A proper education is so much more than just the qualifications achieved
Education is the most precious gift we give to the next generation because it provides young people with the opportunity to carve out a successful future for themselves. Young people understand this too, which explains the outpouring of anxiety and emotion since A-level results were released last week.
Like you, no doubt, I was dismayed at the prospect of so many pupils across the country being let down so badly by a flawed system for the allocation of GCSE and A-level grades this year. I am delighted that the Department for Education and Ofqual have seen fit to support the pupils and allow them to continue their educational journey largely unhindered.
At Radnor House, our students were awarded the A-level grades they deserved on A-level results day and all attained places at their first choice universities. They deserve their achievement and were spared the anxiety and distress of an ill-conceived appeals process and the uncertainty (still faced by many) of university places. All GCSE pupils should feel reassured that their results and mental health will not suffer later in the week.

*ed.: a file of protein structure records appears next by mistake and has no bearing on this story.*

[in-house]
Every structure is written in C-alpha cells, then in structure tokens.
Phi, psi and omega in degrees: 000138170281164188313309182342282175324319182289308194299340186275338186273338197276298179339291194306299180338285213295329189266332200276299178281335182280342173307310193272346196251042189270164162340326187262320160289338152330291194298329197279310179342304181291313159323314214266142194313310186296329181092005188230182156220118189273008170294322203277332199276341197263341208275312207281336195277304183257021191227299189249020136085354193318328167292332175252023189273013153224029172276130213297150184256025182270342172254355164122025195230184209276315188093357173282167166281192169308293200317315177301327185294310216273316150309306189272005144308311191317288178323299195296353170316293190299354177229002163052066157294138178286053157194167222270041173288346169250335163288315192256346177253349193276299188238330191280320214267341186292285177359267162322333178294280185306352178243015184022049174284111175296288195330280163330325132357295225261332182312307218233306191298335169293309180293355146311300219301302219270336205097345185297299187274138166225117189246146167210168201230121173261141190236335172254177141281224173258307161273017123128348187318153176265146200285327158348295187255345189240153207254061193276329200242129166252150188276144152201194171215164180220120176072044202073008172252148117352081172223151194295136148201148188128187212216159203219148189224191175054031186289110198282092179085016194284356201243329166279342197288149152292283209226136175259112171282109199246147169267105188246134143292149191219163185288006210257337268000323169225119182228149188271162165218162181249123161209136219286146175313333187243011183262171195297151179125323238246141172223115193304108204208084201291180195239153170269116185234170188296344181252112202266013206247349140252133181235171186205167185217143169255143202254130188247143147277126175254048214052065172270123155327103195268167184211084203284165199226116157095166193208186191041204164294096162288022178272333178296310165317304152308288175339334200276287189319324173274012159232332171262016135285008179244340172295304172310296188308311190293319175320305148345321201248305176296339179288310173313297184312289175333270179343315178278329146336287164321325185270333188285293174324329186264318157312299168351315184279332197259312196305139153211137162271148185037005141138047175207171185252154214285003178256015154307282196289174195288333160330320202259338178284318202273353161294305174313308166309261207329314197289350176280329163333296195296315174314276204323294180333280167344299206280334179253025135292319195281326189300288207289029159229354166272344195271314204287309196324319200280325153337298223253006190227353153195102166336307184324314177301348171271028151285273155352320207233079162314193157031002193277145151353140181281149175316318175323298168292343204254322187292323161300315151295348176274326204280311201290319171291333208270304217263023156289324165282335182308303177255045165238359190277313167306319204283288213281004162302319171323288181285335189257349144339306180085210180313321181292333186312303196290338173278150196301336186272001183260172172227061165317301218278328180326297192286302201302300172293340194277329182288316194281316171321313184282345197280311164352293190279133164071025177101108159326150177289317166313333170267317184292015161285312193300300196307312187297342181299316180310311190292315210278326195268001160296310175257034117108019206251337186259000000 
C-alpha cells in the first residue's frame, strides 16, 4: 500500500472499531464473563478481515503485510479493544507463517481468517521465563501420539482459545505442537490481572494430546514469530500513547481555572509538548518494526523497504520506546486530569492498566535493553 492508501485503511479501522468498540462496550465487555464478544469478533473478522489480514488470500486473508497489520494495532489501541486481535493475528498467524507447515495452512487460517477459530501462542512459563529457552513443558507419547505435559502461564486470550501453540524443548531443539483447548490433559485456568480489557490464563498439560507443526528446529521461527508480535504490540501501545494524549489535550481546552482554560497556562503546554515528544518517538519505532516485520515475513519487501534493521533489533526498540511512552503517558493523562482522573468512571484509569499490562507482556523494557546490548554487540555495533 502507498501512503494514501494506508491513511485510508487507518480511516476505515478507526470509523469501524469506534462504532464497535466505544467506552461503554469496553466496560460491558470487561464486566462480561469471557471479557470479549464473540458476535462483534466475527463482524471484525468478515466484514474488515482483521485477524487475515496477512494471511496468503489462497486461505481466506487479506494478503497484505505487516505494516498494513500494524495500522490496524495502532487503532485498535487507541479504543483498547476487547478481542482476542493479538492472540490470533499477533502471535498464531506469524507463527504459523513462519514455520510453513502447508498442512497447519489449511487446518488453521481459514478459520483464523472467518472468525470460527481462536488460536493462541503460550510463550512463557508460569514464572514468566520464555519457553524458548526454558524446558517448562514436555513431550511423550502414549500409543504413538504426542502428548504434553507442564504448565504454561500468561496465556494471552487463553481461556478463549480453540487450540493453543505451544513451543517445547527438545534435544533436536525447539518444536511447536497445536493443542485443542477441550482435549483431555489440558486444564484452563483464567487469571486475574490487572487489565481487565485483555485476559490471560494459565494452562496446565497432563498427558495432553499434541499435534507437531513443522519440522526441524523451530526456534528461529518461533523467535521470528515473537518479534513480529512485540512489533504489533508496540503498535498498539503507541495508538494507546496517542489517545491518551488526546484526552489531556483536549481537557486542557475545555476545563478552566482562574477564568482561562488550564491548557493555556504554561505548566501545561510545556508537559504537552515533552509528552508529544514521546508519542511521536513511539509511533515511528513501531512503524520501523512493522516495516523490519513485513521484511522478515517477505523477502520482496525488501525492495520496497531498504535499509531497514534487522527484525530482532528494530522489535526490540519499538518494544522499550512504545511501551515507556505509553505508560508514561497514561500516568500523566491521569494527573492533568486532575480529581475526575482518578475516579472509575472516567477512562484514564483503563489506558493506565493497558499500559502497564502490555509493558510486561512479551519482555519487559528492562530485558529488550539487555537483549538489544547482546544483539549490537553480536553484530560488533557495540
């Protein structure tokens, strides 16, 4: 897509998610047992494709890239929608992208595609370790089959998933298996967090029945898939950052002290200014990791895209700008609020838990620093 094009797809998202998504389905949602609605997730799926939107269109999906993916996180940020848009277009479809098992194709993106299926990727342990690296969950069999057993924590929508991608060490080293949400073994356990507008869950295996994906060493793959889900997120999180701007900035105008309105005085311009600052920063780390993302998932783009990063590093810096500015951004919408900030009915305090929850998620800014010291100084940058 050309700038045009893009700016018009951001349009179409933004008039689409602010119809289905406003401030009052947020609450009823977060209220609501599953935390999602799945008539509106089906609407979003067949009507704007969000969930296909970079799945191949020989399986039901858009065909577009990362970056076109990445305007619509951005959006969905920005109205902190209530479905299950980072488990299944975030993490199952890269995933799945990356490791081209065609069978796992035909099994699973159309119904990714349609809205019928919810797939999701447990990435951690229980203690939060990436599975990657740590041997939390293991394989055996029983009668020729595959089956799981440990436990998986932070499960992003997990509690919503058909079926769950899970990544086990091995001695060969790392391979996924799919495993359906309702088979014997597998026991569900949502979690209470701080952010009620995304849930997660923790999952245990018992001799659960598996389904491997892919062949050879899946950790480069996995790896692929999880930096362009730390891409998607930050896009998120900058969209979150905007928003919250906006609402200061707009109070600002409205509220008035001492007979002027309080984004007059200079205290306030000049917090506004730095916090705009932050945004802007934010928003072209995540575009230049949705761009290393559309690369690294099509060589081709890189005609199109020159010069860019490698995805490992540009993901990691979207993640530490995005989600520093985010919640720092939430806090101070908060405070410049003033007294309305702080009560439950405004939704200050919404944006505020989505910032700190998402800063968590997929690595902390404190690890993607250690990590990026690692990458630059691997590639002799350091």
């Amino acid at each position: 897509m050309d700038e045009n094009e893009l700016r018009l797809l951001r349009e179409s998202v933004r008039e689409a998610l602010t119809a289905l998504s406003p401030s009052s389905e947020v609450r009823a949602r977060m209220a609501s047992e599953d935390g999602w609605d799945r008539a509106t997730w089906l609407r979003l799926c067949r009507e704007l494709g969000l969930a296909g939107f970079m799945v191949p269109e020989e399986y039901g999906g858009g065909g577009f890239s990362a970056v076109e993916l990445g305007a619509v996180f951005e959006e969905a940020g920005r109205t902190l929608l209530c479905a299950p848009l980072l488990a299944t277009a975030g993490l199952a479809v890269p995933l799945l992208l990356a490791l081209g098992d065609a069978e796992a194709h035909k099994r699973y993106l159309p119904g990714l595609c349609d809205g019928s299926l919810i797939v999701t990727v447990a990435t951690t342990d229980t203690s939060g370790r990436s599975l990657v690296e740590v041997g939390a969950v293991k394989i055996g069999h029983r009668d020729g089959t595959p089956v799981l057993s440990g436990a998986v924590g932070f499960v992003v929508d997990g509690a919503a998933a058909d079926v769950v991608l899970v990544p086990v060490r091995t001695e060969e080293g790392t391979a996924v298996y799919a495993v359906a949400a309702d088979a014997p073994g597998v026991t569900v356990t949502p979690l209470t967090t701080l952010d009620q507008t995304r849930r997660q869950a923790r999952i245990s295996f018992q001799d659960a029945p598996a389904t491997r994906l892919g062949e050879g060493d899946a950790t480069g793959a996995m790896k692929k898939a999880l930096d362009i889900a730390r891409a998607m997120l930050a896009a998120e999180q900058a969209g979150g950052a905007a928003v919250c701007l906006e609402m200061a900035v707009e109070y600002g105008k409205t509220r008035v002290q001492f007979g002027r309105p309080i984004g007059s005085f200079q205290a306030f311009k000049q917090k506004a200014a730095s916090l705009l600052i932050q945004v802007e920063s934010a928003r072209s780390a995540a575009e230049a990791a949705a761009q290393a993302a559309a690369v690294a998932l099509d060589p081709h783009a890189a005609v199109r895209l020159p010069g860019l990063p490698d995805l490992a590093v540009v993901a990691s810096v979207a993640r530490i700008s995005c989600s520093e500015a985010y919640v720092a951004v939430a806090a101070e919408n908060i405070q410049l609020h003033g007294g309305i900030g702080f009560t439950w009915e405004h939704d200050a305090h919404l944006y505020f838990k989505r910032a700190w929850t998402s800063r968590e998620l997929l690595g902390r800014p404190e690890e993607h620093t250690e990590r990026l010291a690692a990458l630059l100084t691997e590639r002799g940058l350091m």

Our attention now turns to the new Year 11 and 13 pupils and the support they need to have the best chance of a successful future. Of course, excellence in public examinations are an important element of any education, which is why schools must be able to adapt their approach so that learning continues unabated, even if it has to be done remotely.
But a proper education is so much more than the qualifications achieved at the end of schooling. If young people are to thrive in the world beyond academia, then they must have had the opportunity to build spirit, attitude and empathy.
So, as we dwell on examination results at this time, let us not forget those 'unexaminable' qualities, nurtured through a holistic, values-based education, that are equally necessary conditions for future success.